“Watch, therefore,” this Sunday’s Gospel for the First Week of Advent warns rather ominously.
“You do not know when the Lord of the house is coming, whether in the evening, or at midnight, or at cockcrow, or in the morning.” Thoughts of death and its consequence, judgment, and its inevitable denouement, heaven or hell, are not among the most popular Christian doctrines as this third millennium of Christianity adds another year.
Death and dying were an important part of 19th century culture, with massive tombstones and parlor memorials woven from the deceased’s hair. The passing of loved ones continued into the 20th century to have a strong cultural expression. Black arm bands and wreaths on the deceased’s front door are within living memory. Lately, almost precipitously, the death of a loved one is handled with more and more dispatch as wakes and even funeral Masses are replaced with brief graveside services. Cremation has now been added to the Catholic ritual although locally this option is not frequent. And of course the eulogy, borrowed from traditional Protestant burial rites, often intrudes into the Catholic Rite of Christian Burial.
In anticipation of All Souls Day earlier this month, Bishop Thomas J. Tobin wrote to the priests of the diocese noting the lack of observance by some Catholic families of the traditional rites of Catholic burial. Priests are becoming more and more aware that some families will request a simple prayer service at the funeral home or even, as was noted, a blessing at the graveside. The vigil or wake held the day and evening before burial and, most sadly, the Mass of Christian Burial are “respectfully omitted.” The brevity of the grieving process is astonishing.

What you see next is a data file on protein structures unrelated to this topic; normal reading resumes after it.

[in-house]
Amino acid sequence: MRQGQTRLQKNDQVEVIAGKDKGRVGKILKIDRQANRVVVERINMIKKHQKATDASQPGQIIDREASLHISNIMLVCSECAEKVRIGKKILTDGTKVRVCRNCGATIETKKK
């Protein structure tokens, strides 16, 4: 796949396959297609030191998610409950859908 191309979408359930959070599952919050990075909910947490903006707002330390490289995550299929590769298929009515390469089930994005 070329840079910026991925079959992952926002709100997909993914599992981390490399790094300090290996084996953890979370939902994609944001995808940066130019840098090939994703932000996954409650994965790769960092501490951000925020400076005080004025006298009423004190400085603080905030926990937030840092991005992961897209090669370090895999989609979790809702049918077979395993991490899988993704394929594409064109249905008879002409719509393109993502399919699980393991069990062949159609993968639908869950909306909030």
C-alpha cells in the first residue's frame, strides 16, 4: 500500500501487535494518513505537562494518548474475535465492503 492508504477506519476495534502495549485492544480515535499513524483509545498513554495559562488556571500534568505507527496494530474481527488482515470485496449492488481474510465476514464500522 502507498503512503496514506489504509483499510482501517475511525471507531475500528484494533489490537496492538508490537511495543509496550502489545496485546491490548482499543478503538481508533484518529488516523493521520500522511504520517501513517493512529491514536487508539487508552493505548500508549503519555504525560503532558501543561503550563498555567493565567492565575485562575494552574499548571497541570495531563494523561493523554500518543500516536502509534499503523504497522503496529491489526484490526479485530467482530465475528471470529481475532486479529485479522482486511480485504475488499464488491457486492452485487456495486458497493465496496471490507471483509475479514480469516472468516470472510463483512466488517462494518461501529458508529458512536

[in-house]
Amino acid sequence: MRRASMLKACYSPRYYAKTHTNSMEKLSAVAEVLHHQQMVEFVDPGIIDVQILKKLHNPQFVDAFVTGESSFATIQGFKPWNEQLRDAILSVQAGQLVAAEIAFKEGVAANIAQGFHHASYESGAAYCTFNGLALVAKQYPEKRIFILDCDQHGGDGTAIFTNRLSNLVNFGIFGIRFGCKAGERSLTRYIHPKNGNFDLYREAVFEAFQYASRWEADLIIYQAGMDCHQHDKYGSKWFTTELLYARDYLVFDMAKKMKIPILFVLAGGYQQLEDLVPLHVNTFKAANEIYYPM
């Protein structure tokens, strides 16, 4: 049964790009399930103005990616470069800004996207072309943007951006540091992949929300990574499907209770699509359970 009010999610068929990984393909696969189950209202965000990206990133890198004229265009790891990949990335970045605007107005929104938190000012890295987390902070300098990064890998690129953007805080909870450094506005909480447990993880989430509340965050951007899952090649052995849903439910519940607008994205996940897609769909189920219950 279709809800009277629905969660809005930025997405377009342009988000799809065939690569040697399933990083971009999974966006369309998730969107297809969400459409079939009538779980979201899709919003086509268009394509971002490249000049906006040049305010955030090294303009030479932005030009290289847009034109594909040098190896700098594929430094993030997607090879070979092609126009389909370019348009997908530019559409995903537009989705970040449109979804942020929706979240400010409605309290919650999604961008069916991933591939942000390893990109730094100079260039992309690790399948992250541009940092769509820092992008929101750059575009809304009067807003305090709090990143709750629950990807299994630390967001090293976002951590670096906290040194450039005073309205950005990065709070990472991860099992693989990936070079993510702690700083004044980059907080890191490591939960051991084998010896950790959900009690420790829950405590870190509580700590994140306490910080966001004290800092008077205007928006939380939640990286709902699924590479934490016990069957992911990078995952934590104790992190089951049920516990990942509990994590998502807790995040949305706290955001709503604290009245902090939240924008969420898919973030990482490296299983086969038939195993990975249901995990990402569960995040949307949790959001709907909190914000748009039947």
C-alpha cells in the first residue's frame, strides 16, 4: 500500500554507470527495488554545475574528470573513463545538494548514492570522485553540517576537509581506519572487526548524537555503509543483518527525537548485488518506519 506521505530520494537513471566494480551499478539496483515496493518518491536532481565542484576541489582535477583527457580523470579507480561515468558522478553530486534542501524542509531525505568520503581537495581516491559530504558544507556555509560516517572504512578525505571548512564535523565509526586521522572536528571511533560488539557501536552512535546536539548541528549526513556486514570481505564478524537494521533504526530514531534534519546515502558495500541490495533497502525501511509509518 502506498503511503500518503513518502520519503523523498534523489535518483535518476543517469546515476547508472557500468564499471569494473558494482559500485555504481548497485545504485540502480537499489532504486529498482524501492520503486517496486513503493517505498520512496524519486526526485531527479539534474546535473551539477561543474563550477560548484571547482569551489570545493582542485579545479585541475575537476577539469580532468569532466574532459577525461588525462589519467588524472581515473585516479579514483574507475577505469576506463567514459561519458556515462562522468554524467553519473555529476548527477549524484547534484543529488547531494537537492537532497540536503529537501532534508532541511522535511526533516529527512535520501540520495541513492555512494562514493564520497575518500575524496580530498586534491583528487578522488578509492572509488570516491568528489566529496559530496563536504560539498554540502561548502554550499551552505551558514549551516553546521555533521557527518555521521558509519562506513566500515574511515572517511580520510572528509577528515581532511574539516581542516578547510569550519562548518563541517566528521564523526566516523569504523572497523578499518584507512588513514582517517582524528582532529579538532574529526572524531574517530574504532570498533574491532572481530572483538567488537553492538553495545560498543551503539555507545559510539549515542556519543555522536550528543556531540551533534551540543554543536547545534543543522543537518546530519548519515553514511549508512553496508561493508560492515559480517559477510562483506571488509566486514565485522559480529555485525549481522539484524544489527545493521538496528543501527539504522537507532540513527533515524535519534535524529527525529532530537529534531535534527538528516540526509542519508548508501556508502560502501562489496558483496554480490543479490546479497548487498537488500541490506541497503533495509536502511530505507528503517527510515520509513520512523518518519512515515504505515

The reduction of a family’s grieving process is directly related to the diminution of a family’s faith. People who never go to Mass no doubt feel hypocritical or at least self-conscious participating in a Mass which they have not witnessed since their niece made First Communion in 1989. Sadly, the Mass does not mean anything to them so, frankly, why bother? This is a problem broader than Christian burial. Mass attendance among Catholics in Rhode Island and nationwide rests at about 25 percent. Fewer funerals reflect a wider spiritual malaise within the Church.
The Catholic funeral rites, and Catholic devotional life in general, have suffered greatly since the middle of the last century due to the loss of the sense of sin (“the greatest evil of our age,” according to Pope Pius XII). Since sin is virtually eliminated from the Catholic conscience, the need to atone for sin has disappeared from the funeral sermon. The funeral Mass has become simply a time for mild reflection on the past and inevitable promise for the future. The notion that the deceased might be in need of one’s prayers is also “respectfully omitted.” Someone who never went to Mass, lived in an irregular marriage, was involved in dubious business deals, and was physically abusive might be grateful that his survivors kindly offered Mass for the salvation of his soul. But even to suggest the need of forgiveness would be considered the height of disrespect. Death, judgment, heaven and hell are the last things on a Catholic’s mind at the time of death.
Today’s society greatly underestimates the trauma that results from the death of a loved one. Human beings have to grieve. Persons have to get the death of a family member out of their system, so to speak; they have to deal with death. Death is casually dismissed at one’s own peril. The rite of Christian burial — wake, Mass, internment in consecrated ground — is not only the privilege of every baptized Catholic. These rites also comfort, fortify, and clarify the thoughts and emotions of the survivors.
Frankly, to skip them not only robs the deceased of effective prayers, it also robs the mourners of a time-tested routine for dealing with one of life’s critical events. An abbreviated burial rite for the deceased might well mean an elongated grieving process for the survivors.
Baptisms, marriages and funerals are the broad milestones by which most Catholics work out their life in this world and their destiny in the next world. When these are neglected, the traveler goes easily astray.